While, on Pakistan’s side their climate change minister, Malik Amin Aslam in a news report has said that Indian MIG-21 has bombed their forest reserves and the government of Pakistan is undertaking an environmental impact assessment, and contemplating to file a complaint at the United Nations and other forums against India on ‘eco-terrorism’.

War of word

The war was going on the media channels as they turned the studios into battle grounds. A war of word, conflicting media narratives not only confused the international community, however, those on the ground too had no idea of what is going on. While a report in Foreign Policy mention how India’s media is war-crazy and journalism has taken a back seat to jingoism.

Besides, the International media be it Al Jazeera English, Washington Post, New York Times, The Guardian, Gulf News, Daily Telegraph, or Jane’s Information Group, each one of these publications have questioned the Indian claims of ‘killing 300 militants inside Pakistan’.

Concerned over the credibility of media, former Vice President of India, Hamid Ansari, says that “for the media to play its designated role, it must be impartial and unprejudiced in coverage of news and views connected with all segments of society.”

Kashmir, a nuclear flash point

The Kashmir is the nuclear flash point that can explode anytime and is the real theatre of unspeakable violence and moral corrosion that can spin us into violence and nuclear war at any moment. The author, The God of Small Things, and The Ministry of Utmost Happiness, Arundhati Roy, in a write-up wrote that to prevent that from happening, the conflict in Kashmir has to be addressed and resolved.

Besides, one of the founding member of the Defense Planning Staff, India, Gen Ashok K. Mehta mentions in an article, “Pakistan’s reaction was swift, signaling: ‘you can do it, we can hit you back’. The big strategic take-away is that while India may have breached a 50-year old red line, it cannot claim air raids as the new normal or a game-changer. So another mass-casualty terrorist attack in India/J&K will present a decision-making dilemma for the government.”

Moreover, former India’s high commissioner to Pakistan, Sharat Sabharwal, in one of his write-ups says, “Pakistan fishes in the troubled waters of our own making in Kashmir. Force alone cannot build durable peace there.”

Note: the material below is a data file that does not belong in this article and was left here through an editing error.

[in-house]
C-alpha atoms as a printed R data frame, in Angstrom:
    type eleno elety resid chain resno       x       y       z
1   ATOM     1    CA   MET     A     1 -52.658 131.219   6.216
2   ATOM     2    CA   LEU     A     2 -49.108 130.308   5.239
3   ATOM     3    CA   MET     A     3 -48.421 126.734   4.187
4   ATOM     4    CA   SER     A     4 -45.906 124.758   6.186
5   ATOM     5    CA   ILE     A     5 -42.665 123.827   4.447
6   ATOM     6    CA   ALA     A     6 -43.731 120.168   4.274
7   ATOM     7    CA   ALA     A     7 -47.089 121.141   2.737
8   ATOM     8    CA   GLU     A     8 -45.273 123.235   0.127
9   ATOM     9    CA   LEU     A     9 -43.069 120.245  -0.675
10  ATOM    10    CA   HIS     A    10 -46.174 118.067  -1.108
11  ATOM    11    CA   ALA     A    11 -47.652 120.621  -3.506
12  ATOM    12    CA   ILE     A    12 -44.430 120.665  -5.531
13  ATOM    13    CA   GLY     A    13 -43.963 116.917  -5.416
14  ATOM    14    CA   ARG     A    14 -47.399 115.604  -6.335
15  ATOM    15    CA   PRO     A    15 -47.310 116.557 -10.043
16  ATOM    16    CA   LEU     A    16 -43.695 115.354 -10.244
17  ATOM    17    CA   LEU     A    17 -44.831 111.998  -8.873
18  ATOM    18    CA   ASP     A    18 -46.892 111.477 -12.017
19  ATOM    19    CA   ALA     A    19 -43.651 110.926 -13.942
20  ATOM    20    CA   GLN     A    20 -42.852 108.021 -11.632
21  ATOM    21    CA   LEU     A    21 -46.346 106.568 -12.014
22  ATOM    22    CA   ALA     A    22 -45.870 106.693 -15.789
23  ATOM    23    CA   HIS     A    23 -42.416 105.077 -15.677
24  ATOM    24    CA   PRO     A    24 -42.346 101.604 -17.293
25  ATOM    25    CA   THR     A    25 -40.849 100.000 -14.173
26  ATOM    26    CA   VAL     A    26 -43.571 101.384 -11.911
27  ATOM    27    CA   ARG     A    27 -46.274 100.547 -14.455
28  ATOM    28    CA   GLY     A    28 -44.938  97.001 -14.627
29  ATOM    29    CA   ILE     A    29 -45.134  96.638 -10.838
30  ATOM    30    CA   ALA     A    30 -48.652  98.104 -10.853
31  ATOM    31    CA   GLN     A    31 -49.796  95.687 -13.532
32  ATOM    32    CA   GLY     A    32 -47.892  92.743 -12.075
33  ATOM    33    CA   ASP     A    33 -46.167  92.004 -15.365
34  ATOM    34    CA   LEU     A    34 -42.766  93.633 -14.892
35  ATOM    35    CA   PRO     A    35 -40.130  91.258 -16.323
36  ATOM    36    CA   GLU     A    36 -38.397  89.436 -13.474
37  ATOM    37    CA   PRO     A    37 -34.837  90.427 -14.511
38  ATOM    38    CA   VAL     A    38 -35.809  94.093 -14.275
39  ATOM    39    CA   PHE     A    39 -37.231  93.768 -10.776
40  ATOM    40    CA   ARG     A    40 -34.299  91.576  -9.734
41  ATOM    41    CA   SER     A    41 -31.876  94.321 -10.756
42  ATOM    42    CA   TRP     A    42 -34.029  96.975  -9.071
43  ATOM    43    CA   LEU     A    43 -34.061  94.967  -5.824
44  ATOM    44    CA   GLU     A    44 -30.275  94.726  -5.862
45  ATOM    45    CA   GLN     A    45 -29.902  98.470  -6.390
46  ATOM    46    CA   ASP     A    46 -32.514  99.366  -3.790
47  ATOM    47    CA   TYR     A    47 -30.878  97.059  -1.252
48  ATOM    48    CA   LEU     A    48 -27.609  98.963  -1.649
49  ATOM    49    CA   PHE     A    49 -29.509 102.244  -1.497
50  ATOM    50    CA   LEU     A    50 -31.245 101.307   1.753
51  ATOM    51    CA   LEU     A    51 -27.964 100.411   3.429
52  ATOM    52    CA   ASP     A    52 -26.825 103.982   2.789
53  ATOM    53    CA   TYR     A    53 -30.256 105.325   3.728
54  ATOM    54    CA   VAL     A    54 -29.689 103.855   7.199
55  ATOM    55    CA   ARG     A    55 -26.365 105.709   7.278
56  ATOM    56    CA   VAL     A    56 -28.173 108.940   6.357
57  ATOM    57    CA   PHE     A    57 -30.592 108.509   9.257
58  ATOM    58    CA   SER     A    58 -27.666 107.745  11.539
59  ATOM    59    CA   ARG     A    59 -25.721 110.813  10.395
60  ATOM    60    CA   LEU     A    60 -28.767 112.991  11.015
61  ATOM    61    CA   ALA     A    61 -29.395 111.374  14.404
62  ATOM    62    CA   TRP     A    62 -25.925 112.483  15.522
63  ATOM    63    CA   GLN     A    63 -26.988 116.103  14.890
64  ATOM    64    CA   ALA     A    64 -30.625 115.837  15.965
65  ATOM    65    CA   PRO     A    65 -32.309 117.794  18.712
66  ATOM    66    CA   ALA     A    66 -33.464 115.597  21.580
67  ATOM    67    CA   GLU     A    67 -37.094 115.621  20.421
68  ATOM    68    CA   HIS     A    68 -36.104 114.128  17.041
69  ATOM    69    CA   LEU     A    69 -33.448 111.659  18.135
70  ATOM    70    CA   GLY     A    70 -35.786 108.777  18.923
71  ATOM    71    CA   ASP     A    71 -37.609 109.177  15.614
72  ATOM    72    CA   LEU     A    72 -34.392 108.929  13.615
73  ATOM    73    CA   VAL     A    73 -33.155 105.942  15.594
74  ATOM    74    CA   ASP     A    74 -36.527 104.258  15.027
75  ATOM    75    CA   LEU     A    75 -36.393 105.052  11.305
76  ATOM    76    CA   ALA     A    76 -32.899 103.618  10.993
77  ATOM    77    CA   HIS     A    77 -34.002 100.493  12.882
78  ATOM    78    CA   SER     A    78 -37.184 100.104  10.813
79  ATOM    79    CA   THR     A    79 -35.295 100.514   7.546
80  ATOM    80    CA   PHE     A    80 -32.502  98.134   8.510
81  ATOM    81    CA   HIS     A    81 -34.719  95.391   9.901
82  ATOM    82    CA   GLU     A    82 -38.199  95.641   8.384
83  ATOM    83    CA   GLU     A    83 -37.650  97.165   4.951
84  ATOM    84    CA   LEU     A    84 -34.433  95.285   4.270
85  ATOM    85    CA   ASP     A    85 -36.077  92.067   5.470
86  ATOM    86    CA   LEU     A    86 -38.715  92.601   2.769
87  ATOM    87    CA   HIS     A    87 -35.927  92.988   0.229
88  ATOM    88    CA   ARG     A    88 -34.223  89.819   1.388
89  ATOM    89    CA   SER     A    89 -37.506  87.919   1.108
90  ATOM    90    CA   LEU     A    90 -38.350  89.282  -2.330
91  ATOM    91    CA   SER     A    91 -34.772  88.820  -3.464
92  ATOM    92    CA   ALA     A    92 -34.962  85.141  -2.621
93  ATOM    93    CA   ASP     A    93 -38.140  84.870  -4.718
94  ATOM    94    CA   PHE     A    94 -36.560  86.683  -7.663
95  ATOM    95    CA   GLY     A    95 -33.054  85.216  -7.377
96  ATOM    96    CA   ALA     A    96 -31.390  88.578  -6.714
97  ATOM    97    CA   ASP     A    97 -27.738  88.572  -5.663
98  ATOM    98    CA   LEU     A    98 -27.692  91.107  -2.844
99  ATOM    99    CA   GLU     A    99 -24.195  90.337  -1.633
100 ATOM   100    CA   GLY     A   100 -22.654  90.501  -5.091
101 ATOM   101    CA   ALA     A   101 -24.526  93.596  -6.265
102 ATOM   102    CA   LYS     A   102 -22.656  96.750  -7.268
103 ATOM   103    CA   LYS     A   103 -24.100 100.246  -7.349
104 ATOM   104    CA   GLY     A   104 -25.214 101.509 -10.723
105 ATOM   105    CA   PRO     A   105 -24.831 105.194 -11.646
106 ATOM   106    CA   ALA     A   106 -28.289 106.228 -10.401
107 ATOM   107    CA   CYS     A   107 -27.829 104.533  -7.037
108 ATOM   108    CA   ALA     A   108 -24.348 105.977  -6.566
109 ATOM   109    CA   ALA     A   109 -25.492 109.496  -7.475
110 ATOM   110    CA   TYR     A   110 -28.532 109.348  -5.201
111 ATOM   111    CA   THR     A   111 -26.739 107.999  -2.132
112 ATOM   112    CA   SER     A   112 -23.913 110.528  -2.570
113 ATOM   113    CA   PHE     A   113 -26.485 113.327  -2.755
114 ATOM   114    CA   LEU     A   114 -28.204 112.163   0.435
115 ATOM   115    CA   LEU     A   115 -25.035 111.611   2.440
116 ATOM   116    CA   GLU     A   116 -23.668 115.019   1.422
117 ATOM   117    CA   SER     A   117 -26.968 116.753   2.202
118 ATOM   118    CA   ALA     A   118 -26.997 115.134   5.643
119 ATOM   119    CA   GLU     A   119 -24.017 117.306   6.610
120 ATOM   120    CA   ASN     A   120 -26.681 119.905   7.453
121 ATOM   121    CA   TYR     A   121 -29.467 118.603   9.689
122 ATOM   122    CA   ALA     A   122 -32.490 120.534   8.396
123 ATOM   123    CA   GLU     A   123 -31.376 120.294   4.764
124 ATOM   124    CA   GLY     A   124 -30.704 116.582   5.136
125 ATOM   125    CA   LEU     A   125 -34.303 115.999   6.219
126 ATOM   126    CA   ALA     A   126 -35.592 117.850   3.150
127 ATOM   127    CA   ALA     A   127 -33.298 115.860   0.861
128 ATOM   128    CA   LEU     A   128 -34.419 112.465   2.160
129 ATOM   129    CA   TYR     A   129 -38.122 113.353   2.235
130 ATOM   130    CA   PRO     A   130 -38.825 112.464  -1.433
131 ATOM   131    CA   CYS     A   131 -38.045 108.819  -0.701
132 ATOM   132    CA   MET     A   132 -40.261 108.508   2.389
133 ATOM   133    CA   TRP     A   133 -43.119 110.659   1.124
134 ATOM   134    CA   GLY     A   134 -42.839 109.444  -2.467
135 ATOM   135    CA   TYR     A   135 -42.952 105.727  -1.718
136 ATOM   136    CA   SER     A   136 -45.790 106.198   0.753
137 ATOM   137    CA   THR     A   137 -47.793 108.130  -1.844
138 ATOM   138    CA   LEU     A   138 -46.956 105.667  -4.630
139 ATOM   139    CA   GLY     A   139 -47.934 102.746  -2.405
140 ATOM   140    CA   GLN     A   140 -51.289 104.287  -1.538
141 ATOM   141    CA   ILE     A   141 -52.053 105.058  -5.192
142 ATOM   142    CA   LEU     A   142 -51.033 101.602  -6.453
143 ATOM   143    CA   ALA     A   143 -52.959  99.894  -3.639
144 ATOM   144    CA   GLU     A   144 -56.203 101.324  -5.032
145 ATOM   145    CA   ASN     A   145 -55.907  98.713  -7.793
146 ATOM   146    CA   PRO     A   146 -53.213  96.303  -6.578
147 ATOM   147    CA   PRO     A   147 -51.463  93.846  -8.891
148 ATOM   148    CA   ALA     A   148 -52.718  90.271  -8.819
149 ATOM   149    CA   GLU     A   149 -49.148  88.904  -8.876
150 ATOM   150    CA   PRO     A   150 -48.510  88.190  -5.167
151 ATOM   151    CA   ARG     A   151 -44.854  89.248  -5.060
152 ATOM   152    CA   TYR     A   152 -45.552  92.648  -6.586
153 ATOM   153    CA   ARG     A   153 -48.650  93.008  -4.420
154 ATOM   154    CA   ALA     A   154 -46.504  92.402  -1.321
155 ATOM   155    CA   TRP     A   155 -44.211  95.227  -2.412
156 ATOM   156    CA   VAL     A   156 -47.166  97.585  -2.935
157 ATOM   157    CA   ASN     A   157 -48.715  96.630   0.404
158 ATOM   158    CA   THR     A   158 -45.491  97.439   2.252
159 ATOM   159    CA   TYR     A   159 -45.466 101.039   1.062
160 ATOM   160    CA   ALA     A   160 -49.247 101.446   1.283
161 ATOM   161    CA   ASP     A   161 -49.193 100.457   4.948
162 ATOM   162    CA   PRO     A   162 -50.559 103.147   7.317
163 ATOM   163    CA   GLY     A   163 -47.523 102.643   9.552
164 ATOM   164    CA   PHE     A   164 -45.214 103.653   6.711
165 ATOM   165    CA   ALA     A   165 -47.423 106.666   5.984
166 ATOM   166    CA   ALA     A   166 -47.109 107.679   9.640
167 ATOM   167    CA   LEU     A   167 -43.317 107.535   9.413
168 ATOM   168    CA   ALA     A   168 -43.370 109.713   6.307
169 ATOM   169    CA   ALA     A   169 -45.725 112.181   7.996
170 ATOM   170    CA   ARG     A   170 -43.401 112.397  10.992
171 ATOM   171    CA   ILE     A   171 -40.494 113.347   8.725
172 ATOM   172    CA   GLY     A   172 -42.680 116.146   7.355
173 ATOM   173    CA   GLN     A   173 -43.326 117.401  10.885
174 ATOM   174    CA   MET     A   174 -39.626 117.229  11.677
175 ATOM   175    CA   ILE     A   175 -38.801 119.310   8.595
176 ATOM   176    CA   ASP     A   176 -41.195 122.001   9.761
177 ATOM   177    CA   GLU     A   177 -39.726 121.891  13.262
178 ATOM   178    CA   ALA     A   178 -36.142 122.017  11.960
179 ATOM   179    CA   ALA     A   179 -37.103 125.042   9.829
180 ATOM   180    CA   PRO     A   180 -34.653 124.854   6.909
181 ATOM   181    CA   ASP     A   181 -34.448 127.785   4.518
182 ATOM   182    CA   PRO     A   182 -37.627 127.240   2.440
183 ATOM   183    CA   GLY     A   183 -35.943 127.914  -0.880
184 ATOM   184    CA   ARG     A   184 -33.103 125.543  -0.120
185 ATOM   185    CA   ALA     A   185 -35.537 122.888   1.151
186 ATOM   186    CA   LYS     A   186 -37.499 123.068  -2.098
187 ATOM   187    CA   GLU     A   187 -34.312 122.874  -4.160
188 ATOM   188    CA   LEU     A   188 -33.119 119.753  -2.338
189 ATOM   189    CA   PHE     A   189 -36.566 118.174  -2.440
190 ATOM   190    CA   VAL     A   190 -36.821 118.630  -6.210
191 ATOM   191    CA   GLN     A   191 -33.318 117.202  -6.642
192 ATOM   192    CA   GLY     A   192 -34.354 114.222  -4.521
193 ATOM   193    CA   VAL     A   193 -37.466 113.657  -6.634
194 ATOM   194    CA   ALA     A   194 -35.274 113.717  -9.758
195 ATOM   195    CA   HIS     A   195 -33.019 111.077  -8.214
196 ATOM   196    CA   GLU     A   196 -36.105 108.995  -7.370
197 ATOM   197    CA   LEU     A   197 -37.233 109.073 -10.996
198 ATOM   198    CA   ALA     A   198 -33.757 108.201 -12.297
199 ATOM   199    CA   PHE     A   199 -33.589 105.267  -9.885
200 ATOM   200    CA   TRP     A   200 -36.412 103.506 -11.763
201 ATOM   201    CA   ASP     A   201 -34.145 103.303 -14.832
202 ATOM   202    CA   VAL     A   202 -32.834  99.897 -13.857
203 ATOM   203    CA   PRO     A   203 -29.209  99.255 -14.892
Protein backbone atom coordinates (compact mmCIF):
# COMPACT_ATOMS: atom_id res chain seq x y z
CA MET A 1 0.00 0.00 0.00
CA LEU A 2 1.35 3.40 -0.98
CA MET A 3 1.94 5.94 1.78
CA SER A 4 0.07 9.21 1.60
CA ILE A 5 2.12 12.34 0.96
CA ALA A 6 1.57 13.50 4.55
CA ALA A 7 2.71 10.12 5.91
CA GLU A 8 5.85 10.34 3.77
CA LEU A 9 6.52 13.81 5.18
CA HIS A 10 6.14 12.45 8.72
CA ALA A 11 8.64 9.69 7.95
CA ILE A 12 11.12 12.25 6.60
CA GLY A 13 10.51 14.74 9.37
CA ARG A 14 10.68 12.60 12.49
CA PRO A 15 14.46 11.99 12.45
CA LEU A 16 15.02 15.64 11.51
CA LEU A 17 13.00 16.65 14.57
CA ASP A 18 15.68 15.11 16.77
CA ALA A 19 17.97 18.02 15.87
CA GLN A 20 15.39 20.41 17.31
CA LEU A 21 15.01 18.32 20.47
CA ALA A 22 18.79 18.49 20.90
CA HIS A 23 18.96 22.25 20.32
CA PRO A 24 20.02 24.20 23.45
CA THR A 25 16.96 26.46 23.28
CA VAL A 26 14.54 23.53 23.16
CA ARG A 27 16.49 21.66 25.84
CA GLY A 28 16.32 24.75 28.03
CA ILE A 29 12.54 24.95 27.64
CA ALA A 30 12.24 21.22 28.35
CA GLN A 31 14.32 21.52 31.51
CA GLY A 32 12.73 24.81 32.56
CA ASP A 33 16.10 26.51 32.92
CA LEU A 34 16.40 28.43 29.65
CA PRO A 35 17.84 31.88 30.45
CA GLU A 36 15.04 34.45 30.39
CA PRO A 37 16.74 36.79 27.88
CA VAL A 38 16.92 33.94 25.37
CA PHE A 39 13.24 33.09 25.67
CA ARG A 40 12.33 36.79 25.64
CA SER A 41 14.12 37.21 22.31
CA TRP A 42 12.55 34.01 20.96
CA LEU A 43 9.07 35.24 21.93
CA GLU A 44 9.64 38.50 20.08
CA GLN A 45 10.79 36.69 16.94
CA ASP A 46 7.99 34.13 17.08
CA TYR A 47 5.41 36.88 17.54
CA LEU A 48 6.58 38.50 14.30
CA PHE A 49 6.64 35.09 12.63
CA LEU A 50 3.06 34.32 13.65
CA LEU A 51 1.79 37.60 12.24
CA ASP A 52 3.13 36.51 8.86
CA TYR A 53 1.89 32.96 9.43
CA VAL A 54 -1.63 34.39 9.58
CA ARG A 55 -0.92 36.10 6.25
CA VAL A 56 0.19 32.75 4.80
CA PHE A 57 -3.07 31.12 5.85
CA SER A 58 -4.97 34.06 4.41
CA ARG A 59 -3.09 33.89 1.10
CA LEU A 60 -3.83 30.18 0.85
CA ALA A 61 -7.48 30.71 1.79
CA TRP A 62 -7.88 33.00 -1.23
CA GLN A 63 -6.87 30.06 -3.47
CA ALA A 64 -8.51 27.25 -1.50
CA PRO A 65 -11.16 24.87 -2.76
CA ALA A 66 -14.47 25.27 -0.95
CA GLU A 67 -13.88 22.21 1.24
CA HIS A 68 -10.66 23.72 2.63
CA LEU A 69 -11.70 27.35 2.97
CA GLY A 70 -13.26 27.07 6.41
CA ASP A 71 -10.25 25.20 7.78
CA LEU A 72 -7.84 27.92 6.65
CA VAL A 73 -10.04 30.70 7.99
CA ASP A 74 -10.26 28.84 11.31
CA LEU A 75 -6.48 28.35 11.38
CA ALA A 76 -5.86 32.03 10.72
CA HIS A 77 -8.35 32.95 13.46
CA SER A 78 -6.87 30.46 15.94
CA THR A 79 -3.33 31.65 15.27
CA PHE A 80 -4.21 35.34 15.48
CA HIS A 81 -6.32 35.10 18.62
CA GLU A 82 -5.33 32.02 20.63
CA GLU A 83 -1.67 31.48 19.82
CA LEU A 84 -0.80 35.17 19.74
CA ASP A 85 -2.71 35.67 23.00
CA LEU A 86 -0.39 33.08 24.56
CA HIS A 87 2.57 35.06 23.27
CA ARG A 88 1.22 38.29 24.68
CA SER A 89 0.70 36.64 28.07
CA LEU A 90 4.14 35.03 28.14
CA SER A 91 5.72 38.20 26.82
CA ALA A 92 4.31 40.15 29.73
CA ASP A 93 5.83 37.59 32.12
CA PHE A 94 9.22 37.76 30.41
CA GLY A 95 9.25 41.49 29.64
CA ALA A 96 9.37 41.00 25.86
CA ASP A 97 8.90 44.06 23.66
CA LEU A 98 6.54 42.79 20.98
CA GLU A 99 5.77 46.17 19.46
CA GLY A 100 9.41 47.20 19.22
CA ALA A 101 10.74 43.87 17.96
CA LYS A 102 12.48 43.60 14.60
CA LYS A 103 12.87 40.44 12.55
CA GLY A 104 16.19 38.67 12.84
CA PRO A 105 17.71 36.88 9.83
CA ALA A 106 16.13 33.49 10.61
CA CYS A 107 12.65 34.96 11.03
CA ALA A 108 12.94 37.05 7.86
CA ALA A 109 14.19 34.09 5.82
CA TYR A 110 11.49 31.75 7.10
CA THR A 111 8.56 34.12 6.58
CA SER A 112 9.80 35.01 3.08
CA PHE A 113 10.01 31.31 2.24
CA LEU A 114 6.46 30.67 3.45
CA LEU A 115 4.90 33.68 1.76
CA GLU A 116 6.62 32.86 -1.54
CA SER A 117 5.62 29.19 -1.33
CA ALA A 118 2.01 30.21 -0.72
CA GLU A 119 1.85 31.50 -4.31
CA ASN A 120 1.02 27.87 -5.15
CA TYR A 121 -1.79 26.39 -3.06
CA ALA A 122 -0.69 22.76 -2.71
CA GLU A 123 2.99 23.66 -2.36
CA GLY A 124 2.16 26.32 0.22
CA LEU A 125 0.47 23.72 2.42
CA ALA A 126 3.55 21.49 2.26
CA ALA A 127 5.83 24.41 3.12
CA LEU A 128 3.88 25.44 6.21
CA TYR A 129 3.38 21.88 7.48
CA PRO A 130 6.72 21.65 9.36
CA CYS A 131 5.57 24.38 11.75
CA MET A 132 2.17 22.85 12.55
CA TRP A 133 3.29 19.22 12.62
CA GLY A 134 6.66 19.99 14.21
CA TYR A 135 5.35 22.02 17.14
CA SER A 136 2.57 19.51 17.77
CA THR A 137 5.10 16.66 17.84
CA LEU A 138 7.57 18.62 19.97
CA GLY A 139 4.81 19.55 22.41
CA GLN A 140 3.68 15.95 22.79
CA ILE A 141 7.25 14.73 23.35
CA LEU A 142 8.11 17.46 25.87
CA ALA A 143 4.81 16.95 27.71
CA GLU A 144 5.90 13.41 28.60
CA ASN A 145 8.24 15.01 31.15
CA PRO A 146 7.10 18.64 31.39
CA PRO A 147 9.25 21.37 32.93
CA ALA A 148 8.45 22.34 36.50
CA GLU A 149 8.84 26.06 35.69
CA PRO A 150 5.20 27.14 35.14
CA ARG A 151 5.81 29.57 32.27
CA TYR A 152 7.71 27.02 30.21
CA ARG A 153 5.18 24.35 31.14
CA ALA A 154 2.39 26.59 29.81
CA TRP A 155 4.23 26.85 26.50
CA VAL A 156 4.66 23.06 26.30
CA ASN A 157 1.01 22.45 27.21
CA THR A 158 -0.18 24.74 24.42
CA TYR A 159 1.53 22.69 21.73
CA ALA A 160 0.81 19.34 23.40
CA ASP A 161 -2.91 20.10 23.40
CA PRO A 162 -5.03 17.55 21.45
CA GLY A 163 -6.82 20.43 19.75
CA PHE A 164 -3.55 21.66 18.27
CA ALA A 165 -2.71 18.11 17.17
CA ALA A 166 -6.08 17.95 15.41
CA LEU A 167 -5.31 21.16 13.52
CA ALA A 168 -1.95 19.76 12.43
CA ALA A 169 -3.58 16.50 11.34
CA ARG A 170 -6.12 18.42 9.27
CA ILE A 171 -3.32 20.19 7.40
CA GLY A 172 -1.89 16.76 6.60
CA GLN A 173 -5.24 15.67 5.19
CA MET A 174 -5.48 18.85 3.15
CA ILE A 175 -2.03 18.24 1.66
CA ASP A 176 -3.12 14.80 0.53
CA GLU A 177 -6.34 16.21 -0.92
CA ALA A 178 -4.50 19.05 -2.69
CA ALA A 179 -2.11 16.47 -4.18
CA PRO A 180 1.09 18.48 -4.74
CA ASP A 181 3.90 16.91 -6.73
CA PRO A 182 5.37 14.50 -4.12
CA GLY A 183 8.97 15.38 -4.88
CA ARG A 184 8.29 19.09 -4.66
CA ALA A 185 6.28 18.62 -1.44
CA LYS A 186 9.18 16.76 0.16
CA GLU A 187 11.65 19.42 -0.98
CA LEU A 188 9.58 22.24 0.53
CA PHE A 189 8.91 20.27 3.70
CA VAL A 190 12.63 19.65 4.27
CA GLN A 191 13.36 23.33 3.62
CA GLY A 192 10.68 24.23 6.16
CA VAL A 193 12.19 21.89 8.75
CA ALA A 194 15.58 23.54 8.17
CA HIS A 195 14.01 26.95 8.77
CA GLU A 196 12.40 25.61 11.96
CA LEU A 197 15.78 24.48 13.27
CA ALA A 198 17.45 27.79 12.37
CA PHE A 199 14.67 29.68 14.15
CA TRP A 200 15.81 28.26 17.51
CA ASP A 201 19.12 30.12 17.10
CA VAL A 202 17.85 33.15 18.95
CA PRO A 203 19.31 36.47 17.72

Peace prevailed

The prime minister of Pakistan, Imran Khan, stood up and announced the release and return of India’s captured pilot. Khan also offered peace talk to India. However, Indian Prime Minister, Narendra Modi refused to accept peace talks. Refusing to give peace a chance, in a media report Modi said, “Just now one pilot project has been completed. Now we have to make it real, earlier it was just practice.”

Also, there is a visible de-escalation move from Pakistani foreign ministry’s director general South Asia and SAARC, Dr. Mohammed Faisal in his tweet mentions that their high commissioner would be returning to Delhi.

Besides, India’s foreign secretary, Vijay Gokhale is on US visit where he is expected to meet senior officials of the US administration and exchange views on major foreign policy and security-related developments, officials said. The visit to the US comes in the backdrop of growing tension between India and Pakistan.

Final word

The irony is that still 30% of Pakistanis and about a sixth of India’s 1.3 billion live under poverty, as per the World Bank, which defines poor as those living on less than $1.9 per day. For the greater good of both the countries, they should focus on their economic wellbeing and provide a good governance to their population. While, reviving all the diplomatic channels between the two nations, it is high time to address the core issue of Kashmir which could prove a nuclear flash point anytime.

About the author: Bilal Hussain is a freelancer and writer. He was previously the sub-editor of the business section for Greater Kashmir and Kashmir Times. His principal interests are: conflict economy, capital markets, the developmental sector, and ecological economics.